Improved prediction of Indian Monsoon onset three months in advance using machine learning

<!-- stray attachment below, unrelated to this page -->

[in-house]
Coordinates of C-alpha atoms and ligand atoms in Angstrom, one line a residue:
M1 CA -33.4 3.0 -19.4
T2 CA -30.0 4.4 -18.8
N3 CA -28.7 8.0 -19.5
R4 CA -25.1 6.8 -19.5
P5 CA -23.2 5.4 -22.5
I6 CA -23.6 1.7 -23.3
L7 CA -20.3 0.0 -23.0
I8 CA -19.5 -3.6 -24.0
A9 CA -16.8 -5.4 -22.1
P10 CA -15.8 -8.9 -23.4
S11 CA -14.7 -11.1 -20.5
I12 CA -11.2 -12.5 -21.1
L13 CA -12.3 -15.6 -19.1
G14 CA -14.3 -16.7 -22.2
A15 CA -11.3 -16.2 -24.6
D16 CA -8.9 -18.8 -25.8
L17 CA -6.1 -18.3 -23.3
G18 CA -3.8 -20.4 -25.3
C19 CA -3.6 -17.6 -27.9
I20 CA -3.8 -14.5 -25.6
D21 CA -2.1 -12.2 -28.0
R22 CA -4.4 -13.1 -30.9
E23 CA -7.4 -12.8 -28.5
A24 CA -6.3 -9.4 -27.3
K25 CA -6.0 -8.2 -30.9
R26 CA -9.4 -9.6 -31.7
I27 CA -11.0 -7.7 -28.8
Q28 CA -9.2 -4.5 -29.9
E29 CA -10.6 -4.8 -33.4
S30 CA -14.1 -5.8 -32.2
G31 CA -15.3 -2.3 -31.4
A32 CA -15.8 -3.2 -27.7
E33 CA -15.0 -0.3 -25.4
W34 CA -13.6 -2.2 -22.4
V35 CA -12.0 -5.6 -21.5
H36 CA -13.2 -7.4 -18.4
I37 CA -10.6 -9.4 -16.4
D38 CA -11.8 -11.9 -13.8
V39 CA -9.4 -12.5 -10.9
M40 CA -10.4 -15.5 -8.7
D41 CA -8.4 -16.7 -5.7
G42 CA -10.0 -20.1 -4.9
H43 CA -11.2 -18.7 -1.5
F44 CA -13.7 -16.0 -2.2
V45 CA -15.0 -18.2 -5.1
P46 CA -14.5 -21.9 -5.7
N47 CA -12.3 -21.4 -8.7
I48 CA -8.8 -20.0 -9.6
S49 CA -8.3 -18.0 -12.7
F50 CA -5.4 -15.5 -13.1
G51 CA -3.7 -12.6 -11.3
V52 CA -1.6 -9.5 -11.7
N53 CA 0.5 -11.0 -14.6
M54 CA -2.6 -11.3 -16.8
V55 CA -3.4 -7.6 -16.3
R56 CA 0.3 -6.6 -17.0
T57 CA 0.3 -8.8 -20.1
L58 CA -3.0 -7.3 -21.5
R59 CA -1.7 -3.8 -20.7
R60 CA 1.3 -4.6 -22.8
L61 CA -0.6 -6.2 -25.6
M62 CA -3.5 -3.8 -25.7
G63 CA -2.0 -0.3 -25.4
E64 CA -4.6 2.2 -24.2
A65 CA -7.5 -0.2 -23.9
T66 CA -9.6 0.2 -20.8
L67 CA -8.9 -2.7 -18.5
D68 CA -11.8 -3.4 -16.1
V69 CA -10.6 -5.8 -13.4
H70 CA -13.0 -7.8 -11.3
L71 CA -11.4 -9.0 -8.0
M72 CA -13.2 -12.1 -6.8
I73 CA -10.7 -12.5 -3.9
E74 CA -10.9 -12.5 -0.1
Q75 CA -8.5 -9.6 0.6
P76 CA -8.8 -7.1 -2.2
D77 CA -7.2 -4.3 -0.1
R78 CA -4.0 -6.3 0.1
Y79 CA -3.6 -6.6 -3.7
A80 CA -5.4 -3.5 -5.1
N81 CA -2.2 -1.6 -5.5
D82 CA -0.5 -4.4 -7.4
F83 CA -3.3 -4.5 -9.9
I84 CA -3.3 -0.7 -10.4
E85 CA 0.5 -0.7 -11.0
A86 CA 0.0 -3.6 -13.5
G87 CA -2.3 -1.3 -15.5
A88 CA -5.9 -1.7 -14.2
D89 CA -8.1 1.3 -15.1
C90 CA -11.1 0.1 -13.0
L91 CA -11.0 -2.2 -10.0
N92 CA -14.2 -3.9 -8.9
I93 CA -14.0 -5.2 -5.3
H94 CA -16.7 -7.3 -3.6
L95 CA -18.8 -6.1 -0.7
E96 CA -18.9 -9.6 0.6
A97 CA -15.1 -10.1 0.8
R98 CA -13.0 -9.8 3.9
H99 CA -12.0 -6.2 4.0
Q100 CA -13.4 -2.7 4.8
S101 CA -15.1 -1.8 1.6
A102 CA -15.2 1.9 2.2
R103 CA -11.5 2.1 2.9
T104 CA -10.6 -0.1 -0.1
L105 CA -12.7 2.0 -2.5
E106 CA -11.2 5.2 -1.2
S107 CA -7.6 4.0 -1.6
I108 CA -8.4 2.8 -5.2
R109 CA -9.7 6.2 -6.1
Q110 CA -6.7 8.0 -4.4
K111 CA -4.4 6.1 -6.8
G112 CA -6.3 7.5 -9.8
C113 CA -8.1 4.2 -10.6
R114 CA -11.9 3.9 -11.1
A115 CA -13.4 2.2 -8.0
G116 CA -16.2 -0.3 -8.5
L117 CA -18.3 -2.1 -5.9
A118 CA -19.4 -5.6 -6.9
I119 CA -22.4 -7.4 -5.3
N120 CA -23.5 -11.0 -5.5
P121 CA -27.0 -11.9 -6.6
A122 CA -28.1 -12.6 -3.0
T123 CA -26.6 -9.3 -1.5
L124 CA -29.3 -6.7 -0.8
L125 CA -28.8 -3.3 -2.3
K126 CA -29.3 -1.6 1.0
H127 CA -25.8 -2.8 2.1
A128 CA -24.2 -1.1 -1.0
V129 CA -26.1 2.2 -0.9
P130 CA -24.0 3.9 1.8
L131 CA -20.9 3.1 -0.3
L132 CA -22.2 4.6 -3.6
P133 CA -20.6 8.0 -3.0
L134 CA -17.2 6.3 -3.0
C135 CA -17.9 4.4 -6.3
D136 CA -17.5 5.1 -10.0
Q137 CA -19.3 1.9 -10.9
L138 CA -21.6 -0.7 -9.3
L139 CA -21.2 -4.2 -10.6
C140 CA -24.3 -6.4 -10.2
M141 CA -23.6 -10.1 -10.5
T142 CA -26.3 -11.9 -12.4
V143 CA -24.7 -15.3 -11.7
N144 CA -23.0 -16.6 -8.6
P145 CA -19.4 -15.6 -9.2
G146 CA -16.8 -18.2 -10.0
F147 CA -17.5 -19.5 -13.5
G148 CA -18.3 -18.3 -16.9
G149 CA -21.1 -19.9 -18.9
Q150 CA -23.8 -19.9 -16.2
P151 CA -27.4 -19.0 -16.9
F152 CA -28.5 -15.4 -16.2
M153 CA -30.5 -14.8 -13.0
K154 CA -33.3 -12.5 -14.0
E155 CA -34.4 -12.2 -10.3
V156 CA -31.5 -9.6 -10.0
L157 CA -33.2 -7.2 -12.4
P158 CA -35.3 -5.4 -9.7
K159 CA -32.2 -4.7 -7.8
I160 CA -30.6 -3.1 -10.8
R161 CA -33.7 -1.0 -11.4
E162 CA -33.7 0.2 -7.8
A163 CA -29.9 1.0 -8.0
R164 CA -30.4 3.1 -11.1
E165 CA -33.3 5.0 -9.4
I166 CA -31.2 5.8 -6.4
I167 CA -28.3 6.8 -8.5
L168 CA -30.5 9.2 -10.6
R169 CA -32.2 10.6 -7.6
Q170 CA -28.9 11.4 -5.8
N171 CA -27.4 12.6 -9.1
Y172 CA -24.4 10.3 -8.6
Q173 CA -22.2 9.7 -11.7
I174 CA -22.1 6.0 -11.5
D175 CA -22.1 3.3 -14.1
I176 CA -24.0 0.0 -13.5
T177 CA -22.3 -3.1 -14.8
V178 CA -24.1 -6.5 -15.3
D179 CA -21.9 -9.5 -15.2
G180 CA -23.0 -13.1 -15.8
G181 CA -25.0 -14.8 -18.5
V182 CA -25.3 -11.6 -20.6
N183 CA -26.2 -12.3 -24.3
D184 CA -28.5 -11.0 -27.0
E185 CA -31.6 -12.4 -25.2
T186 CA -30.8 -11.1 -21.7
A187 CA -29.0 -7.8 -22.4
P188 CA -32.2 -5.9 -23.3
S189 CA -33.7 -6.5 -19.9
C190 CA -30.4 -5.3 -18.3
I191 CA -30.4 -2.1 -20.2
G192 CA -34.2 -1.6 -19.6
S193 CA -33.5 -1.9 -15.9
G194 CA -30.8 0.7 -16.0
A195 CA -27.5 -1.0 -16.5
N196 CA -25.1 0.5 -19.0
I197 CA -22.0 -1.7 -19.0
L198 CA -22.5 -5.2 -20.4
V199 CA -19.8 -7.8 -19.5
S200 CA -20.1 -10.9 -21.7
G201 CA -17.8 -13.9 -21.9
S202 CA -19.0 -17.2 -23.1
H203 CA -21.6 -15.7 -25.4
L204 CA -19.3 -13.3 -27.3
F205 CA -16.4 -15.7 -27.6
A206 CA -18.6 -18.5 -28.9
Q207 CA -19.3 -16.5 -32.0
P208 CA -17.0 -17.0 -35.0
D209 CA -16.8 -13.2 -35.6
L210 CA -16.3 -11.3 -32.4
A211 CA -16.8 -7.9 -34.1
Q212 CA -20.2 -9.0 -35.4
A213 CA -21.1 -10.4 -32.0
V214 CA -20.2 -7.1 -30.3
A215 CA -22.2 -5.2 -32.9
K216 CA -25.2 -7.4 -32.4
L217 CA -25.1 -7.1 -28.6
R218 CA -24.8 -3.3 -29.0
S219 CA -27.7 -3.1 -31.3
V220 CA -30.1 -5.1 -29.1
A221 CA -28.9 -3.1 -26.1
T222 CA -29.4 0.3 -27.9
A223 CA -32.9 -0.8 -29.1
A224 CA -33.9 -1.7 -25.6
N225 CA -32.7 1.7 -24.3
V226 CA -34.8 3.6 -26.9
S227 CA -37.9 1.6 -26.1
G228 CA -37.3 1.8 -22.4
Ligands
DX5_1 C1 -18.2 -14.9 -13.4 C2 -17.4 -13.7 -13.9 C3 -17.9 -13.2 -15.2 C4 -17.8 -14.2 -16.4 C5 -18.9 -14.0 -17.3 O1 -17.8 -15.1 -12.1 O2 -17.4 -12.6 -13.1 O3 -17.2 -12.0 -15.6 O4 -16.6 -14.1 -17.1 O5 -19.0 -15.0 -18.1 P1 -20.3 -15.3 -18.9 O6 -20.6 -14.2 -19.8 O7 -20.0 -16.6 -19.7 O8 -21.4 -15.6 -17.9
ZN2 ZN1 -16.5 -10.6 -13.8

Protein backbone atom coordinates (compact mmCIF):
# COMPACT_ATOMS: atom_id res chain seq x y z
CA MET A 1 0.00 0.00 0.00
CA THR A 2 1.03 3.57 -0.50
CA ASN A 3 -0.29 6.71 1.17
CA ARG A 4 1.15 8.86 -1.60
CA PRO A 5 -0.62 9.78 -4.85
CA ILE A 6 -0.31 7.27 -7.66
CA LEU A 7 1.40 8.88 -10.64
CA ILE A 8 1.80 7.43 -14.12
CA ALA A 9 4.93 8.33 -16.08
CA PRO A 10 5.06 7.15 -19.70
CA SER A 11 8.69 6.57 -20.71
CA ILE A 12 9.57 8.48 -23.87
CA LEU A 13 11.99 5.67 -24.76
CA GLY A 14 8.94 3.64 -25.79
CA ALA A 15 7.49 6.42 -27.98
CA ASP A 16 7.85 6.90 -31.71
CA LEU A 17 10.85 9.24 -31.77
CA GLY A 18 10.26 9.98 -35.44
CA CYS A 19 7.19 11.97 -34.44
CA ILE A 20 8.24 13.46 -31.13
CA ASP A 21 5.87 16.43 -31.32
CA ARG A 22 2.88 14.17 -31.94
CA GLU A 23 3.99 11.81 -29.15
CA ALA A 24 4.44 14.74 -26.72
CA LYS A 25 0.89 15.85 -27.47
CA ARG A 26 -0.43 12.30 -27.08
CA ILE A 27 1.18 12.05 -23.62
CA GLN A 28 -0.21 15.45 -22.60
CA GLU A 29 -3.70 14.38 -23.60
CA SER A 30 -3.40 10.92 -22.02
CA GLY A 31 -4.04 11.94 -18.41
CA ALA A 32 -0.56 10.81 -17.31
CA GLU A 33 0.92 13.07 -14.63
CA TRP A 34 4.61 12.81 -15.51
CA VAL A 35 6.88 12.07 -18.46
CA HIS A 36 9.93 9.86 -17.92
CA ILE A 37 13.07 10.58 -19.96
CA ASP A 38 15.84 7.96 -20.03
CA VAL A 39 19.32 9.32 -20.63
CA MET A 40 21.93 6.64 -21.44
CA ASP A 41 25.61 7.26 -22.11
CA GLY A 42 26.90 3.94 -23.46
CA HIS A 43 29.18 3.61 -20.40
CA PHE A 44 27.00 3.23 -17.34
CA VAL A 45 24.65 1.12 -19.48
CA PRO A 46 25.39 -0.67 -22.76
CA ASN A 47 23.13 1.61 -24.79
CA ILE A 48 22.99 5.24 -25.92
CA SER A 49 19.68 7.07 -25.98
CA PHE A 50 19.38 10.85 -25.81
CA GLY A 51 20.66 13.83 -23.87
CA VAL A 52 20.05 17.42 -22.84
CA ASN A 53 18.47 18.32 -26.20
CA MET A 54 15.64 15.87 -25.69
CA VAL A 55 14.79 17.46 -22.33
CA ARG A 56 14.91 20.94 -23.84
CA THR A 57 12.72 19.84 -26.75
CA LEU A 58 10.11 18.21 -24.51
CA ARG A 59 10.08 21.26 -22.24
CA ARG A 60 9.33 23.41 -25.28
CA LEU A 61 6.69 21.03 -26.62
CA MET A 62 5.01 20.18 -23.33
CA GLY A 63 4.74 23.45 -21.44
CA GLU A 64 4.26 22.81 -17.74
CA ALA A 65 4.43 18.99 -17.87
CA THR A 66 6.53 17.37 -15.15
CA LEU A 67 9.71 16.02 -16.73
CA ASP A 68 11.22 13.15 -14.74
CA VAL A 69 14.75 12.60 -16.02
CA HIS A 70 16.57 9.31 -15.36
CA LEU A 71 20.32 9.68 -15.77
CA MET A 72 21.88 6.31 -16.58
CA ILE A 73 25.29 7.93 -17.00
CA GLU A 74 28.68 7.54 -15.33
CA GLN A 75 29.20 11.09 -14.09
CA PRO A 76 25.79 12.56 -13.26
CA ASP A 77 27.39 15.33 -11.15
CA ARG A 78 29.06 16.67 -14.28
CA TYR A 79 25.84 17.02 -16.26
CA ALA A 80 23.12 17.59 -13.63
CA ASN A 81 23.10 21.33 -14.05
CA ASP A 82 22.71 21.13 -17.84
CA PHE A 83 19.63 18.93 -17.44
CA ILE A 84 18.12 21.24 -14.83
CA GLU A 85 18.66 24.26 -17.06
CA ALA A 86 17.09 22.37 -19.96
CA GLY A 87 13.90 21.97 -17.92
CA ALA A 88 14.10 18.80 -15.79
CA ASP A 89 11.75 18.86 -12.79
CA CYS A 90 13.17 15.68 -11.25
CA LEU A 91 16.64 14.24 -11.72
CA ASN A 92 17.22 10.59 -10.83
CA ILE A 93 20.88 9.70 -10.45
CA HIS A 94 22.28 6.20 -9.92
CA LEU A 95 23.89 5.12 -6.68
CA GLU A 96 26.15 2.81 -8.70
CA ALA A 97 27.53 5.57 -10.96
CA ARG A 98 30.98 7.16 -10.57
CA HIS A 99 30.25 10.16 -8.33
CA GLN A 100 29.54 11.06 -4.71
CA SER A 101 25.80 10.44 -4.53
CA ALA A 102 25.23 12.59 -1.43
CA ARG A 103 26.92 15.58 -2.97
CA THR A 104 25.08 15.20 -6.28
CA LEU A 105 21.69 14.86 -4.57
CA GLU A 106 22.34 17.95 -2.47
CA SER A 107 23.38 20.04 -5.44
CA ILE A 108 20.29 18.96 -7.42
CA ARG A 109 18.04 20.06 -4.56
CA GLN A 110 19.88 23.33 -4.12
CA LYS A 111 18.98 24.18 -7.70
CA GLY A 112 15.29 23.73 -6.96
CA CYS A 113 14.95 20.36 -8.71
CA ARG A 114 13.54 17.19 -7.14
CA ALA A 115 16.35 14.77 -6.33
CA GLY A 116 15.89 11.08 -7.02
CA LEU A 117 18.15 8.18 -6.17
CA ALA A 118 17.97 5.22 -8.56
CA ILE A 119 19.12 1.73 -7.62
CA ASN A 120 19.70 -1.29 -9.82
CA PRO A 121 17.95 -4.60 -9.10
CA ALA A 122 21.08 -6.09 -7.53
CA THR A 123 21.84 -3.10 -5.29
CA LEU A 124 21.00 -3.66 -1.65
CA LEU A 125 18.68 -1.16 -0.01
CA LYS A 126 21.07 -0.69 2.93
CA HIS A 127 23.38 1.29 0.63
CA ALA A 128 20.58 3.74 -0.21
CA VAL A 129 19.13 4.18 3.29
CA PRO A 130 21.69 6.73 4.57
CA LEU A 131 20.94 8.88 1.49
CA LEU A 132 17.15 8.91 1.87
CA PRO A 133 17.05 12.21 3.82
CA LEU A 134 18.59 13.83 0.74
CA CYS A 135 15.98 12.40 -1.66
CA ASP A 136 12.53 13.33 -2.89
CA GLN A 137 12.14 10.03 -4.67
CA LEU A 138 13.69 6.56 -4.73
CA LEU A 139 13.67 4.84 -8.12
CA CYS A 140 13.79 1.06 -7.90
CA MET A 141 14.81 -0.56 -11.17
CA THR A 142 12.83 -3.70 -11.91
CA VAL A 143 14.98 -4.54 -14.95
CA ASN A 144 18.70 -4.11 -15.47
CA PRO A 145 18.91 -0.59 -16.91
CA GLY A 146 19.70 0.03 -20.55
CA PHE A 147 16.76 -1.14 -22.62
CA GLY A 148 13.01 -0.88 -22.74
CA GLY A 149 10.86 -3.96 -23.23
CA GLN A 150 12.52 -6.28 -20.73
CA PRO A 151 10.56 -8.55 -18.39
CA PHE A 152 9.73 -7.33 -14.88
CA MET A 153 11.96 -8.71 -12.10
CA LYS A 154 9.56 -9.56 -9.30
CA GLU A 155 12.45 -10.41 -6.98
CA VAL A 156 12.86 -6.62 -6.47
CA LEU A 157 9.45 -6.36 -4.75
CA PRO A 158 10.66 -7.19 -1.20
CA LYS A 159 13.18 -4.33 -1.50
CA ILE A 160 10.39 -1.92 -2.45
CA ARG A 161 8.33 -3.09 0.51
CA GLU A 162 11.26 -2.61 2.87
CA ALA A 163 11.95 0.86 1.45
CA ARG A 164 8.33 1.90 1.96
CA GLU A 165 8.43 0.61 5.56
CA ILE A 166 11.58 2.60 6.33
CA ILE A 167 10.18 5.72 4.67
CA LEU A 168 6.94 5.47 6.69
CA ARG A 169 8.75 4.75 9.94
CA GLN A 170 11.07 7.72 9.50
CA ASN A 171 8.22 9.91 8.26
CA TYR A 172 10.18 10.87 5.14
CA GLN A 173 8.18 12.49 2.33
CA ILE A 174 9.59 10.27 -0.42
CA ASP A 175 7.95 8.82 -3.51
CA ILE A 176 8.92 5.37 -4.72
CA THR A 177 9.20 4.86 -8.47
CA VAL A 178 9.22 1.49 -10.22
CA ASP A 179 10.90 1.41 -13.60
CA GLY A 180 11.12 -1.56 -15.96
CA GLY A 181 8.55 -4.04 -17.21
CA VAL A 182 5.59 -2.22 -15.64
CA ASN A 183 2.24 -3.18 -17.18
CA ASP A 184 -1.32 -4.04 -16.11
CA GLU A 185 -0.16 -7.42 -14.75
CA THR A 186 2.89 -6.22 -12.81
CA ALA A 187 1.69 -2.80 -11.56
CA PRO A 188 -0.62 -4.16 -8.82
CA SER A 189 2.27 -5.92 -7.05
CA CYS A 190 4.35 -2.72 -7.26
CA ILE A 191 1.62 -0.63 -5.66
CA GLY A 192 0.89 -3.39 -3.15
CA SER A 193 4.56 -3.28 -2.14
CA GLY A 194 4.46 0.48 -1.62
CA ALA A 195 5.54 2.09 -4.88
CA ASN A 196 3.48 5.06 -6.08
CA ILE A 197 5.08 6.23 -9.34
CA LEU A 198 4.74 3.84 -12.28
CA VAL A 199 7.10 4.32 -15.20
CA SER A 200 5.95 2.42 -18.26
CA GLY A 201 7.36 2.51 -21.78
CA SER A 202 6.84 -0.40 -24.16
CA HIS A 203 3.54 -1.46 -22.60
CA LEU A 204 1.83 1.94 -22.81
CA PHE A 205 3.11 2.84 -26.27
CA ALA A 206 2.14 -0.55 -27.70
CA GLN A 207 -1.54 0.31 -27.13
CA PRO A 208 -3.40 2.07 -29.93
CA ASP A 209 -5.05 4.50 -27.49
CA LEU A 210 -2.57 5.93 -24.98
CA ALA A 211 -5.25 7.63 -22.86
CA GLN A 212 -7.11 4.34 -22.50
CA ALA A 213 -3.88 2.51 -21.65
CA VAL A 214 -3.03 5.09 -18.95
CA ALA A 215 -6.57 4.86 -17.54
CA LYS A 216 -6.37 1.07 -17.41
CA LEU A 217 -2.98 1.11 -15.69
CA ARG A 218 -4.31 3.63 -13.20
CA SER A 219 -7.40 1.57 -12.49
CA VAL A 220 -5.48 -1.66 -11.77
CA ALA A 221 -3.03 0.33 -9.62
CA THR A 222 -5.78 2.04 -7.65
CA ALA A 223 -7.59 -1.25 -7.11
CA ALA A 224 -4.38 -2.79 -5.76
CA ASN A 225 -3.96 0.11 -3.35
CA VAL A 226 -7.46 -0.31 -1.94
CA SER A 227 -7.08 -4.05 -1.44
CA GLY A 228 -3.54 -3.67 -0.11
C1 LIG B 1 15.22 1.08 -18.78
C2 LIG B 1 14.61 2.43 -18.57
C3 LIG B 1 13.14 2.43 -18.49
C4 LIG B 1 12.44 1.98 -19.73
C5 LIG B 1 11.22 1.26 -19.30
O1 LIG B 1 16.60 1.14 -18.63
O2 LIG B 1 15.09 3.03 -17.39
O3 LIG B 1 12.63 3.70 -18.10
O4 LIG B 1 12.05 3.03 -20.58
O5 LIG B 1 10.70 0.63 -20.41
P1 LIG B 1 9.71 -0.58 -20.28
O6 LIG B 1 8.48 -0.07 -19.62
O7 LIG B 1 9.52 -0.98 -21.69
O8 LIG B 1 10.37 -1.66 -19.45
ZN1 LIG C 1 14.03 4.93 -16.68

This is encouraging because the Indian monsoon could become less frequent due to global warming in future.For the past 40 years, the onset of the Indian Summer Monsoon was predicted three months in advance. This prediction has the highest accuracy up to today. This result suggests that machine learning-based seasonal forecasts may be extended to help mitigate the effects of an unpredictable monsoon system due to future global warming. The results were published in Environmental Research Letters by Dr. Takahito Mizutai and Dr. Niklas Borers of the Potsdam Institute of Climate Impact Research, Potsdam (Germany). This work is part of European TiPES, coordinated by The Niels Bohr Institute at University of Copenhagen in Denmark and PIK potsdam.The Indian summer monsoon's rains are essential for millions of people and their natural habitats. Global warming is changing the monsoon system. This will lead to more variation in precipitation patterns and monsoon duration and onset. For farmers and other people who depend on the Indian monsoon, seasonal forecasts may be a way to get ahead of the curve and reduce the impact of interannual variabilities.The improved 3-month preseasonal forecast is now available from PIK Potsdam (Germany) using machine learning. These predictions are based on data from 1948 and cover all climate changes over the last decade. This work is a promising foundation for future research to predict the onset and dynamics of the Indian summer monsoon over the next decade, given that global warming may have accelerated.Scientists used reconstructed data from the Indian Ocean and Indian subcontinent to predict when the monsoon would start. This accuracy is a significant improvement over previous attempts to forecast Indian monsoon onset within a three-month range using traditional weather prediction models."We can confidently predict when monsoons will arrive in the future, even though global climate change is accelerating over the next decade." Takahito Mitsui says that our method of predicting monsoons has worked well over the past 40 years, when there has been gradual global warming."Our study shows the potential of machine-learning methods in forecasting climate phenomena like the monsoon onset." Niklas Boers says that the ultimate goal of our study is to combine traditional weather prediction models and machine learning models like the one presented here. This will hopefully lead to more accurate forecasts."However, it is not possible to make accurate predictions in a world experiencing a higher level of global warming. Scientifically, the outlook for India's monsoon system is uncertain in light of a changing climate. It is possible that the current monsoon system will shift to an irregular form. It could also shift slowly as global warming affects the seasonal differences in temperatures across regional landmasses, and on sea surfaces."We will be in a position to examine this using climate model simulations under global heating scenarios. Takahito Mitsui says that then we can answer more confidently whether or not our method can predict a failure in the Indian Monsoon systems in advance.TiPES is an EU Horizon 2020 interdisciplinary climate project that focuses on tipping points within the Earth system. 18 institutions from different countries collaborate in the TiPES project. TiPES is coordinated by the Niels Bohr Institute, University of Copenhagen, Denmark, and the Potsdam Institute for Climate Impact Research (Germany).TiPES has been awarded funding through the European Horizon 2020 research-and-innovation program grant agreement number 8220970.###